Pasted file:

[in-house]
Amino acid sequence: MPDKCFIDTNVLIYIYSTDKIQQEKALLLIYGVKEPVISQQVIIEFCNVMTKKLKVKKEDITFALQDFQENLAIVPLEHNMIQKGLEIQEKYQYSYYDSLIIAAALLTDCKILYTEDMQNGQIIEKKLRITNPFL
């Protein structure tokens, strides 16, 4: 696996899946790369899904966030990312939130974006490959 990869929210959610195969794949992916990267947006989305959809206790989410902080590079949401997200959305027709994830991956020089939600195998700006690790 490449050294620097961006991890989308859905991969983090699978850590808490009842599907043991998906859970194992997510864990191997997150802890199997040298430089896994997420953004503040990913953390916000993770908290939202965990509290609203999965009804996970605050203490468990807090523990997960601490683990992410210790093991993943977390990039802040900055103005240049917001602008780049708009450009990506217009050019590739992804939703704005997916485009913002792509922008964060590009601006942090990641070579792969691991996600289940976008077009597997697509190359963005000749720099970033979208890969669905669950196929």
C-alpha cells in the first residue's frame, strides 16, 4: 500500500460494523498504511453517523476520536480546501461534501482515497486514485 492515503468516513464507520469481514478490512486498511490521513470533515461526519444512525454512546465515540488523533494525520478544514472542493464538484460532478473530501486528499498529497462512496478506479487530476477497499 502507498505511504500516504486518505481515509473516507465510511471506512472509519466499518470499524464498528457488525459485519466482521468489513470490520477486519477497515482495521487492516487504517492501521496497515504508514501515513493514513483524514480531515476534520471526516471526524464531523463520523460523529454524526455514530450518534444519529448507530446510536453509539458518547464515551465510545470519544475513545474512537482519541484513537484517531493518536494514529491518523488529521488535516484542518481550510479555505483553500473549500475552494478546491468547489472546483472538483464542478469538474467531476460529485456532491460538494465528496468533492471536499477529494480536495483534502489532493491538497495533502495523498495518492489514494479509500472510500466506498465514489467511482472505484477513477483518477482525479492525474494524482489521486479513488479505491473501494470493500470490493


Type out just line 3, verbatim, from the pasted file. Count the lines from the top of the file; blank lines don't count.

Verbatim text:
């Protein structure tokens, strides 16, 4: 696996899946790369899904966030990312939130974006490959 990869929210959610195969794949992916990267947006989305959809206790989410902080590079949401997200959305027709994830991956020089939600195998700006690790 490449050294620097961006991890989308859905991969983090699978850590808490009842599907043991998906859970194992997510864990191997997150802890199997040298430089896994997420953004503040990913953390916000993770908290939202965990509290609203999965009804996970605050203490468990807090523990997960601490683990992410210790093991993943977390990039802040900055103005240049917001602008780049708009450009990506217009050019590739992804939703704005997916485009913002792509922008964060590009601006942090990641070579792969691991996600289940976008077009597997697509190359963005000749720099970033979208890969669905669950196929």